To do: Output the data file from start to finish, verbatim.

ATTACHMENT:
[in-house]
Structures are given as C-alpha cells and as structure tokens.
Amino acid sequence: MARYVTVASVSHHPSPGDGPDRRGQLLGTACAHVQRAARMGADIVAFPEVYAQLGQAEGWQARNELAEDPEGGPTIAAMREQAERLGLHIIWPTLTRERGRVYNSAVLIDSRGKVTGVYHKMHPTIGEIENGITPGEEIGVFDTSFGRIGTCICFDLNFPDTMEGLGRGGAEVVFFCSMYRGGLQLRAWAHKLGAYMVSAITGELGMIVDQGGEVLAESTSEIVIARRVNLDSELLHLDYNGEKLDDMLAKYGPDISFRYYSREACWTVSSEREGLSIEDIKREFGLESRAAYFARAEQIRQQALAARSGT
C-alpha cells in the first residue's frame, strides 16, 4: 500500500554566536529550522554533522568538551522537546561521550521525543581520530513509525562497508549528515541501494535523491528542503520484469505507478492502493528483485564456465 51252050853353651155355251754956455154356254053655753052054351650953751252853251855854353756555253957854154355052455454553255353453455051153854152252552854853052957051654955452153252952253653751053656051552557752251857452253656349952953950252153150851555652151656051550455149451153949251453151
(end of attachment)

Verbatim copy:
[in-house]
Structures are given as C-alpha cells and as structure tokens.
Amino acid sequence: MARYVTVASVSHHPSPGDGPDRRGQLLGTACAHVQRAARMGADIVAFPEVYAQLGQAEGWQARNELAEDPEGGPTIAAMREQAERLGLHIIWPTLTRERGRVYNSAVLIDSRGKVTGVYHKMHPTIGEIENGITPGEEIGVFDTSFGRIGTCICFDLNFPDTMEGLGRGGAEVVFFCSMYRGGLQLRAWAHKLGAYMVSAITGELGMIVDQGGEVLAESTSEIVIARRVNLDSELLHLDYNGEKLDDMLAKYGPDISFRYYSREACWTVSSEREGLSIEDIKREFGLESRAAYFARAEQIRQQALAARSGT
C-alpha cells in the first residue's frame, strides 16, 4: 500500500554566536529550522554533522568538551522537546561521550521525543581520530513509525562497508549528515541501494535523491528542503520484469505507478492502493528483485564456465 51252050853353651155355251754956455154356254053655753052054351650953751252853251855854353756555253957854154355052455454553255353453455051153854152252552854853052957051654955452153252952253653751053656051552557752251857452253656349952953950252153150851555652151656051550455149451153949251453151